Matter of Laugh or Death
By Bill Dunn
Interesting observations on this thing we call life
THROWING IN MY TWO CENTS
It is time to outlaw the penny. Maybe pennies were worth something 50 or 100 years ago, but today they are nothing but a nuisance and a waste of time.
I got into an argument the other day over pennies. I went into a convenience store with my daughter to buy a few knick-knacks. When I got my change at the cash register, I put the quarter and the dime in my pocket and I chucked the three pennies into a trash can on the way out of the store.
My daughter looked at me with surprise and said, “What are you doing? You just threw away money!”
“No I didn’t,” I replied. “I threw away pennies. They’re not money—they’re a pain in the butt.”
“But they have value,” she said. “It’s crazy to throw them in the trash.”
And so I got into a big argument with her over meaningless, stupid pennies. She insisted they are U.S. legal tender and actually worth something, while I insisted they are totally obsolete in the 21st century and should be abolished.
Years ago pennies had value. In the days when you could buy a steak dinner for 70 cents and a suit for nine bucks, pennies were worth having around. They were probably similar in value to today’s quarter. But after decades of inflation, pennies have been devalued to the point where there is absolutely no difference between a handful of pennies and a handful of dirt.
The only function pennies have in today’s society is to appease our irrational obsession with financial accuracy. That’s what happens when you let accountants run the world. God forbid a thousand-dollar transaction is off by a few cents. The bean counters would have a stroke.
All of our monetary dealings are done in two decimal places. How stupid. If I remember correctly from my high school classes, the appropriate term is “significant digits.” That one one-hundredth of a dollar column is about as significant as a lumberjack measuring a log to one one-hundredth of an inch before buzzing it in half with a chainsaw.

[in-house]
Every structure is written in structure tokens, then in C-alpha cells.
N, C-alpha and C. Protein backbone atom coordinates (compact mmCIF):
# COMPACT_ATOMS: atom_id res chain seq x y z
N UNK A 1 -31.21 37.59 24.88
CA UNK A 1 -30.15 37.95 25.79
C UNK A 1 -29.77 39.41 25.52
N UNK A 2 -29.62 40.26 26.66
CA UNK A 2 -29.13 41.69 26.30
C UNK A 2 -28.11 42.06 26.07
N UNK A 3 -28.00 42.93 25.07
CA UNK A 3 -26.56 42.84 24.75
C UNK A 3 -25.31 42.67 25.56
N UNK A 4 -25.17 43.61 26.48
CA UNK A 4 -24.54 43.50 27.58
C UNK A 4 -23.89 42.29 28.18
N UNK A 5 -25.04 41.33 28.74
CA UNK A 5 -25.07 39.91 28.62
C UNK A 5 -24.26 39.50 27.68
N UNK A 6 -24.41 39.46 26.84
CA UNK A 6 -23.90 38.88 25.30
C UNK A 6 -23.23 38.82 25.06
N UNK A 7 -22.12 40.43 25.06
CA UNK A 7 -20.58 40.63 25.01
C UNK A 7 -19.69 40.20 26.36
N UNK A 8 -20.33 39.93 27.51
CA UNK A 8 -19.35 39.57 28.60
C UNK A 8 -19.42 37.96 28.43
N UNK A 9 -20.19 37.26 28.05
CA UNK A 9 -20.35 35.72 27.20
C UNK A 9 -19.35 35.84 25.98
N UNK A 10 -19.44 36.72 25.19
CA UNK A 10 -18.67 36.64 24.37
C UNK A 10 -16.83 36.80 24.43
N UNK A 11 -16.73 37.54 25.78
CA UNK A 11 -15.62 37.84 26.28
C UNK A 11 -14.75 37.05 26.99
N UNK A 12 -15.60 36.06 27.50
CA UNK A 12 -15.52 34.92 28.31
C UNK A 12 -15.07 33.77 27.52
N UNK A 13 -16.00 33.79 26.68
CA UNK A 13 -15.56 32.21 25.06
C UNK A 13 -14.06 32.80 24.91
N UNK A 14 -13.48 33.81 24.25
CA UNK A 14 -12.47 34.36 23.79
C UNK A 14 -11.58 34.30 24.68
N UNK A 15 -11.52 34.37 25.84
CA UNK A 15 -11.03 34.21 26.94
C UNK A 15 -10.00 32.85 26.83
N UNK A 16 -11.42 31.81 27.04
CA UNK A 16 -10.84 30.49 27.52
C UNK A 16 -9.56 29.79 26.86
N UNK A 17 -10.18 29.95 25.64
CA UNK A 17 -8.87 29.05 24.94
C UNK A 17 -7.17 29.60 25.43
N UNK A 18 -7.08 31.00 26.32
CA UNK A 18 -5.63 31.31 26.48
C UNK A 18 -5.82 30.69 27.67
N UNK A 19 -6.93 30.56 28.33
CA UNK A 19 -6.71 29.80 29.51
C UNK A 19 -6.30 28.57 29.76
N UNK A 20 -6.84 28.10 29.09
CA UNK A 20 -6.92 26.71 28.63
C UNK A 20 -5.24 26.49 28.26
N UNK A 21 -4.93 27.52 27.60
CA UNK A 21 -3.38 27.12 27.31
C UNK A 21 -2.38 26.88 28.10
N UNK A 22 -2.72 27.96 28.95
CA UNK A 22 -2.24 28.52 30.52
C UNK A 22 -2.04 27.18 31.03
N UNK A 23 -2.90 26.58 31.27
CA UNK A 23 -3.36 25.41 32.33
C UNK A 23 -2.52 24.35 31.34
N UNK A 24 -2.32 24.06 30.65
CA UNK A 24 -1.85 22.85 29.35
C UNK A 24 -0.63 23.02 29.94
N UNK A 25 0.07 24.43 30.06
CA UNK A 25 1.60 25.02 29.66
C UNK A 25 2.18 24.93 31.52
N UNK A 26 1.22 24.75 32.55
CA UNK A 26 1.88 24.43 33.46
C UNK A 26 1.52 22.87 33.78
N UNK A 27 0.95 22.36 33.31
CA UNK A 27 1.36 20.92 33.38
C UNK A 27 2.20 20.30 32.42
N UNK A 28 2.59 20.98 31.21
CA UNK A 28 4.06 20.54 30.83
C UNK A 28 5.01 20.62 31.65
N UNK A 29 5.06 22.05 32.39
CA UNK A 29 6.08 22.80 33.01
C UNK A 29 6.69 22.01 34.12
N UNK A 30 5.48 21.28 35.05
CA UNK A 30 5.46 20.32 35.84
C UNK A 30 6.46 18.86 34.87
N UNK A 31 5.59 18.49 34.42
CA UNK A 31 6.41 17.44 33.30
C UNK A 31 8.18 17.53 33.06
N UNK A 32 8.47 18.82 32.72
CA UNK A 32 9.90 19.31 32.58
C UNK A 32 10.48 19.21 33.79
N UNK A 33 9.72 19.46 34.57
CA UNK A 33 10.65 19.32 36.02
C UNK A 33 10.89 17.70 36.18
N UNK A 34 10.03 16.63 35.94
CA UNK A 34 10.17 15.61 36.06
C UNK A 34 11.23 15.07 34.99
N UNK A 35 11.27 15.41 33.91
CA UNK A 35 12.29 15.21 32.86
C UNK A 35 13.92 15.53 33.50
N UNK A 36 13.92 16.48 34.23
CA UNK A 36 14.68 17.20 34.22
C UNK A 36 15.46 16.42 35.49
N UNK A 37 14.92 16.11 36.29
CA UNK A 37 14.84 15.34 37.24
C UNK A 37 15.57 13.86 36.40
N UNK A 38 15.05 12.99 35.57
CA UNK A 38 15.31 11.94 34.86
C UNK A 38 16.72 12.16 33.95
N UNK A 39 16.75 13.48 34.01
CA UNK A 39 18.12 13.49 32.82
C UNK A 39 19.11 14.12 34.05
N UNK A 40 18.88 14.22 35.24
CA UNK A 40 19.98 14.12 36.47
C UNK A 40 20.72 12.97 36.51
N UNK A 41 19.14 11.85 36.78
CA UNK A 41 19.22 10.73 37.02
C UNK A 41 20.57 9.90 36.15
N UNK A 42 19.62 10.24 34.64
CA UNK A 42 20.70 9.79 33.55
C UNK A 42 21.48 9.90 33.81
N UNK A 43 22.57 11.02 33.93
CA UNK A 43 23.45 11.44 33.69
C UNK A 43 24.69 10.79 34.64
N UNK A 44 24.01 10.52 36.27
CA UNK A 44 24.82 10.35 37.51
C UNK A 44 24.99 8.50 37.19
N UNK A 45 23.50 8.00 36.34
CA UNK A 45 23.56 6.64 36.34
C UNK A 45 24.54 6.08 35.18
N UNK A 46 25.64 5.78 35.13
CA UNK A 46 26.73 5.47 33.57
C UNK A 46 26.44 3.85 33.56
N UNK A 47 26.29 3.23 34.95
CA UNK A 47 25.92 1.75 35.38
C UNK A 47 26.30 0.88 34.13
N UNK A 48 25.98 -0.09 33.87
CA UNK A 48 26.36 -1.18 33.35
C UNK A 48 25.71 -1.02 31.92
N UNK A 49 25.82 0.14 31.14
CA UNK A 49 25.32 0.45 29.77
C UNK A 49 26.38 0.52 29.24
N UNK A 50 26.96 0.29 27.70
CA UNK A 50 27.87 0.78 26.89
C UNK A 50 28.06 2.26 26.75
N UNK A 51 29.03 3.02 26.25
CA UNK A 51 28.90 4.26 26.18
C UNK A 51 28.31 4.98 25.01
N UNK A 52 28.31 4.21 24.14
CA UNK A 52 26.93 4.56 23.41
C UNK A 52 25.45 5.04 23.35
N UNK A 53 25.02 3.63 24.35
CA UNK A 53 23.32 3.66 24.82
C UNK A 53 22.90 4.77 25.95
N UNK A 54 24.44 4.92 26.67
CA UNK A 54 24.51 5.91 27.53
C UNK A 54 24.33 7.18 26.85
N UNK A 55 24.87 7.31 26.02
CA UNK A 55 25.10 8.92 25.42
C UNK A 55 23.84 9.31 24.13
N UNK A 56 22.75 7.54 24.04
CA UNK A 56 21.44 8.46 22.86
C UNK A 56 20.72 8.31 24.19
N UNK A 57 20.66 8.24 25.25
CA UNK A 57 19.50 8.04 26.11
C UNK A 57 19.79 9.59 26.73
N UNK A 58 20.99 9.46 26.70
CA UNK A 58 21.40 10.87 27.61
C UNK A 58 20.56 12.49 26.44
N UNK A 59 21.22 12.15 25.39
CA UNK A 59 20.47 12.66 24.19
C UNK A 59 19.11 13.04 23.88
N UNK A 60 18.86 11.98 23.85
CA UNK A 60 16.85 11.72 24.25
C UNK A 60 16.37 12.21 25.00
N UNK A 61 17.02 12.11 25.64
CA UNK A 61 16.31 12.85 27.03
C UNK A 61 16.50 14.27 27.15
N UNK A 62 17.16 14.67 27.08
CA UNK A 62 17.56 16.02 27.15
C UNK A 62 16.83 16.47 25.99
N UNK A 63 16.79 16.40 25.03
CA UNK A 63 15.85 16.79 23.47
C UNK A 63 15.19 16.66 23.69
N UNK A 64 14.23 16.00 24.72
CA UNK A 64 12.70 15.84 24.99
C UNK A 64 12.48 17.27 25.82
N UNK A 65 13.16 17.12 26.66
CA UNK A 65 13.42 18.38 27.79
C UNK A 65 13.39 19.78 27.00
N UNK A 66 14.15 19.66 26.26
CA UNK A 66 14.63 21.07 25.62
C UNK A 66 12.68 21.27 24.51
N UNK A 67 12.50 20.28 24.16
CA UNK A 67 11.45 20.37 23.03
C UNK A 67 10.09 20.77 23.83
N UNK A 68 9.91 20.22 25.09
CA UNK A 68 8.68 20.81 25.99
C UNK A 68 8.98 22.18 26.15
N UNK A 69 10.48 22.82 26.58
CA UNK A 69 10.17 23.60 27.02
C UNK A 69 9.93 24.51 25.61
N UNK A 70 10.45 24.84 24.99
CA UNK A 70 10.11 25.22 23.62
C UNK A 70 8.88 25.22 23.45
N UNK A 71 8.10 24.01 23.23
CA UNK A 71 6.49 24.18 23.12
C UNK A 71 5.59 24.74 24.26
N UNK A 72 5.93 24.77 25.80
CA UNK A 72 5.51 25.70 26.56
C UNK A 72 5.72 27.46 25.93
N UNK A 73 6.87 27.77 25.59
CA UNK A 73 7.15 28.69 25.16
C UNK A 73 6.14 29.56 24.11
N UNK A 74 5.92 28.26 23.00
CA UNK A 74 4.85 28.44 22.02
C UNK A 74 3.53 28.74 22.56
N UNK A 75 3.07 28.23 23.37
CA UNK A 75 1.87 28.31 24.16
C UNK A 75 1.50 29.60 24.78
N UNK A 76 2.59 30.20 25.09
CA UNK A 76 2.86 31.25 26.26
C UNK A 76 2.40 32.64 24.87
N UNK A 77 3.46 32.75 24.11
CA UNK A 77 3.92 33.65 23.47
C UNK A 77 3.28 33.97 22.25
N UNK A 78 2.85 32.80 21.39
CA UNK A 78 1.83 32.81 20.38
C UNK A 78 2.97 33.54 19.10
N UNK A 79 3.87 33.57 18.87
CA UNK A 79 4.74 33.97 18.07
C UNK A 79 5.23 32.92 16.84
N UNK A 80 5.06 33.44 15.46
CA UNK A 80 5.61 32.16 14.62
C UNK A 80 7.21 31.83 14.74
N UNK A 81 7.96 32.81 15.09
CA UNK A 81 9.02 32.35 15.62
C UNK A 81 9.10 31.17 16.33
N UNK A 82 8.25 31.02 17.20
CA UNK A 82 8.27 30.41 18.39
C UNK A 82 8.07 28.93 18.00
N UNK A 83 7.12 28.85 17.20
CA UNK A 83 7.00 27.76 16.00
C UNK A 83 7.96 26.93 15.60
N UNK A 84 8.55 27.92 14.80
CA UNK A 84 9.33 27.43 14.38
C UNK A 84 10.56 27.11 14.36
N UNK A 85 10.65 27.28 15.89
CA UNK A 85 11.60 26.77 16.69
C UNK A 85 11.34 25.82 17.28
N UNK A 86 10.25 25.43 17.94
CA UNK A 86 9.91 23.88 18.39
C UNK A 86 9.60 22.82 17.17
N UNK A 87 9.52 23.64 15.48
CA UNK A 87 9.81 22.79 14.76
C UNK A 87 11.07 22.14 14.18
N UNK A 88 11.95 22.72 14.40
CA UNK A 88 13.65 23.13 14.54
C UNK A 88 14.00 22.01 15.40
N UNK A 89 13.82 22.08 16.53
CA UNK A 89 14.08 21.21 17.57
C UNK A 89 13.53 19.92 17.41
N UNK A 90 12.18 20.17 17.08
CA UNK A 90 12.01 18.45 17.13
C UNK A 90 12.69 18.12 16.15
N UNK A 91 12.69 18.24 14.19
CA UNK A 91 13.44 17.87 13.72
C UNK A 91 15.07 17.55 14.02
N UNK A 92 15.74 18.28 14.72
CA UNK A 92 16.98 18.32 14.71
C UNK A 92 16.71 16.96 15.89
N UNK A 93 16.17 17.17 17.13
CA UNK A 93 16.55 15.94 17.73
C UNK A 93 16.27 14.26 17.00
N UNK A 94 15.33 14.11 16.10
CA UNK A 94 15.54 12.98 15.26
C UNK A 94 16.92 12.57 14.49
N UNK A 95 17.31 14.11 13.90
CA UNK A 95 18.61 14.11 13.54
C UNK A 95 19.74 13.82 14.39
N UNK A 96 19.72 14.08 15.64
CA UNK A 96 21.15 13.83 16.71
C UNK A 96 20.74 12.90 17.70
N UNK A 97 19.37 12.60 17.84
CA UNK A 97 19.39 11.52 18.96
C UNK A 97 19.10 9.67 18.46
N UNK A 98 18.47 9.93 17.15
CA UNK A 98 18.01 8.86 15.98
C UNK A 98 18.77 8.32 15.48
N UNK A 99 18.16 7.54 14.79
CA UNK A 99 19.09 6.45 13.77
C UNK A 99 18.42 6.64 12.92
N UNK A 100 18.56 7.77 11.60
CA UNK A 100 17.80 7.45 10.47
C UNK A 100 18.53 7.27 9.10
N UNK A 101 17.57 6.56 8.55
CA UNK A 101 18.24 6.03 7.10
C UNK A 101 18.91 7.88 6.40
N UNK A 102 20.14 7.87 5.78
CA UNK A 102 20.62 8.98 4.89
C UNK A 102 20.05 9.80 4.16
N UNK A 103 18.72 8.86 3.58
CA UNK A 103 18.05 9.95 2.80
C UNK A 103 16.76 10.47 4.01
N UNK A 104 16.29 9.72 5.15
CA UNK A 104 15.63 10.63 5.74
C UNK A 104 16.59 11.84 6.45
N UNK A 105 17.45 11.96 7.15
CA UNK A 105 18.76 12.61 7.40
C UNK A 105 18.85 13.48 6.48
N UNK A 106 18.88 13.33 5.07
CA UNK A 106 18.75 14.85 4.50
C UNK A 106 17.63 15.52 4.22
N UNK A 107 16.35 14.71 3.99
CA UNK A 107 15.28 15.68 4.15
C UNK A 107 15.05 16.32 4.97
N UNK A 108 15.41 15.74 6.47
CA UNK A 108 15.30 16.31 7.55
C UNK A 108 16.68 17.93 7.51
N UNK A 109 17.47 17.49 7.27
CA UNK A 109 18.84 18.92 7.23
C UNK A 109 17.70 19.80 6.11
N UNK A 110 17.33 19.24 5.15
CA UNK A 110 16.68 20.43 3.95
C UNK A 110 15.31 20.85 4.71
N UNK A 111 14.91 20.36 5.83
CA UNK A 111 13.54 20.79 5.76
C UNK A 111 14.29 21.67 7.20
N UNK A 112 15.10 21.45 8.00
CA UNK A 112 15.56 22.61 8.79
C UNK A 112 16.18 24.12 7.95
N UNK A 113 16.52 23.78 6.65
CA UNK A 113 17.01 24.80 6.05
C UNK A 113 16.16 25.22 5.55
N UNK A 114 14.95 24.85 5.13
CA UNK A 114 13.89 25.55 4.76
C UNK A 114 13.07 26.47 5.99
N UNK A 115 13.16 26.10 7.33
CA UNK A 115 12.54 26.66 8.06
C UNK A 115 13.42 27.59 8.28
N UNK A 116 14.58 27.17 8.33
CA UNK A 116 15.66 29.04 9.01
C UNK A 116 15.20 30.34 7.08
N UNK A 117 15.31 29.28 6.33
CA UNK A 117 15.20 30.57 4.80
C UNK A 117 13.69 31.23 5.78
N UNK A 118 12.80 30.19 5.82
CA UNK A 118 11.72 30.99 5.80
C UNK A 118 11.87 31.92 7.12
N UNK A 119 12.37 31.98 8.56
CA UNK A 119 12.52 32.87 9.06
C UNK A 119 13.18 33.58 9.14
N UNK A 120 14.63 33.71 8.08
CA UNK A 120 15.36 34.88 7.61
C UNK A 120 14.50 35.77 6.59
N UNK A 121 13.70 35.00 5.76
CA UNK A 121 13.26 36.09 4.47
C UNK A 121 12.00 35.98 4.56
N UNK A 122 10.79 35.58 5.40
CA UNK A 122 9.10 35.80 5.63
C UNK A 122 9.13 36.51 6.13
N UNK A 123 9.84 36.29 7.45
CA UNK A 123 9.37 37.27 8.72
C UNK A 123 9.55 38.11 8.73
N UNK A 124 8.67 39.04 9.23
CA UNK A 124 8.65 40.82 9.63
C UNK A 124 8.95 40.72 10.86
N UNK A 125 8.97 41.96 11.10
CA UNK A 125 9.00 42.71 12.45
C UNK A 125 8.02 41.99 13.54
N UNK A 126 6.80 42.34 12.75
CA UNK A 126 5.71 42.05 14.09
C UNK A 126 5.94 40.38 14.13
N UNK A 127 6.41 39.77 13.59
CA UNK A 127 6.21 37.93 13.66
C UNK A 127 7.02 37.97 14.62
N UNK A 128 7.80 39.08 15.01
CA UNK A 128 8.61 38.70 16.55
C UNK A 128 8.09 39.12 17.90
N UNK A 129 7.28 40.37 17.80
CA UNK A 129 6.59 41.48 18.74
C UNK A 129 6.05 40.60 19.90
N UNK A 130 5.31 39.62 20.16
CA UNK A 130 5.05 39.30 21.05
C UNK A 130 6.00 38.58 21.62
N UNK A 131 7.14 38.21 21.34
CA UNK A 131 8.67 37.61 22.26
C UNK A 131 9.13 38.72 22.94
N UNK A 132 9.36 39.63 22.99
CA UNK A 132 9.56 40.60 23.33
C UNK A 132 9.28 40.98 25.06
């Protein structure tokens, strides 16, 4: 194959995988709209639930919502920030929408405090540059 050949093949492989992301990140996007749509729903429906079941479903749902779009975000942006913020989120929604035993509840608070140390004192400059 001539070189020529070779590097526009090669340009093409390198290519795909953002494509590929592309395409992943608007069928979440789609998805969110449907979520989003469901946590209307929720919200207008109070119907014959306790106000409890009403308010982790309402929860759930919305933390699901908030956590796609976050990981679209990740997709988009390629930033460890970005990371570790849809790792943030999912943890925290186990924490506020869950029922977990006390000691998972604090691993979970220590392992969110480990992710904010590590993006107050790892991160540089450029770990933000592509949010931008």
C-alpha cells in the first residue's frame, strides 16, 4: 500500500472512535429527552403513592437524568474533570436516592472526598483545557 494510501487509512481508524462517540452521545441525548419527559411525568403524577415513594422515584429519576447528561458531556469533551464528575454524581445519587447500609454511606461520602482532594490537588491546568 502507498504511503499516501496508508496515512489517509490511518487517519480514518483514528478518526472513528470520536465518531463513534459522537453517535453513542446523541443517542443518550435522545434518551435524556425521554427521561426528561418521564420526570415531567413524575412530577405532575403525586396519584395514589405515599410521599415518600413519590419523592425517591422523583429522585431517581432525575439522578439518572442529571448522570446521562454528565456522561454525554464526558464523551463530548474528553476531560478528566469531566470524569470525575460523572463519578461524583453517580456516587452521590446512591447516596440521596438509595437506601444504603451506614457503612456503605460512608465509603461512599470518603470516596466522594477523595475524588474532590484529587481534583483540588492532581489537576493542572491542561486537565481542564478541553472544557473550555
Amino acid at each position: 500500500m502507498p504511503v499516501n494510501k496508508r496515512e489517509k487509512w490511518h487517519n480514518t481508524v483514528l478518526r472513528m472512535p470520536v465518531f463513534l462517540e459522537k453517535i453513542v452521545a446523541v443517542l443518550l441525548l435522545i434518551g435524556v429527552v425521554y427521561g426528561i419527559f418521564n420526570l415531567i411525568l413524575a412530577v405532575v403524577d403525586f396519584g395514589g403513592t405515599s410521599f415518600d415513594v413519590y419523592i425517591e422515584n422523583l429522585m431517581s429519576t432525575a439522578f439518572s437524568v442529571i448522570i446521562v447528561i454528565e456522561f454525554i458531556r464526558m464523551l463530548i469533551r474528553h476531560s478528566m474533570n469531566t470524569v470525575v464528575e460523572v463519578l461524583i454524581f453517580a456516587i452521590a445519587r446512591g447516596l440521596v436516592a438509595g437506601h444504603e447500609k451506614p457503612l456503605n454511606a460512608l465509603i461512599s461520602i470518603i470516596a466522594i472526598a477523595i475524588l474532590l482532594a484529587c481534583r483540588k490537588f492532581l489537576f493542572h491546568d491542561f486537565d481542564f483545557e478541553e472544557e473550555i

It’s time to drop a digit and do all of our finances with one decimal place. Are you trying to tell me if we rounded every monetary transaction to the nearest dime it would ruin the economy? Of course not. It would streamline things. Or at least we wouldn’t have to wait in line while the lady in front of us rummaged through her purse after putting two dollars on the counter for her $2.02 purchase because she just knows she has a couple of pennies in there—somewhere!
Then within a few decades, we drop the one digit and do everything in whole dollars. It’s got to be better than the present system.
My daughter’s main argument in support of pennies went something like this: “Yeah, but if you had a barrel full of pennies, you’d have a lot of money.”
My answer was: “No, I wouldn’t. I’d have a hernia-in-the-making taking up valuable space in my house.”
Look at it this way: if you had, say, $300 worth of pennies in a barrel, it would probably cost you $400 just to hire a forklift and a truck to drag it to the bank. But when you got it to the bank, then what do you do? They don’t want it.
When someone walks into a bank with a gun and yells, “This is a stick up!” the bank teller smiles, hands over the cash, and says, “Have a nice day” as the robber runs out. When someone walks into a bank with a barrel of pennies, the teller gets hysterical, calls the police, and files a worker’s comp claim based on emotional duress.
Pennies have no value, even in bulk, because you can’t use them in bulk. Go into a store and buy a candy bar by pouring 100 pennies on the counter. Again, you’ll have hysterics, a phone call to the cops, and a worker’s comp claim.
What we need is a national campaign to phase out the penny, kind of like Nancy Reagan’s “Just say no” program. (What exactly was she saying no to, anyway? Off-the-rack clothing?) For example, when you buy something that costs $3.43, hand over $3.50 or even four bucks and just walk away. If the cashier tries to give you back change, say, “No thanks, I’m trying to quit.”
There is one sure-fire way to get pennies outlawed: start paying our taxes with them. If every penny-laden coffee can and mayonnaise jar in this nation (and you know there are literally millions of them) were sent to Washington, D.C. to pay taxes, the politicians, up to their eyeballs in copper coins, would quickly outlaw the penny.
Either that, or declare that they are now worth five bucks apiece.
|Home||Current Faith||Current Funnies||Faith Archive||Funnies Archive||Contact Bill|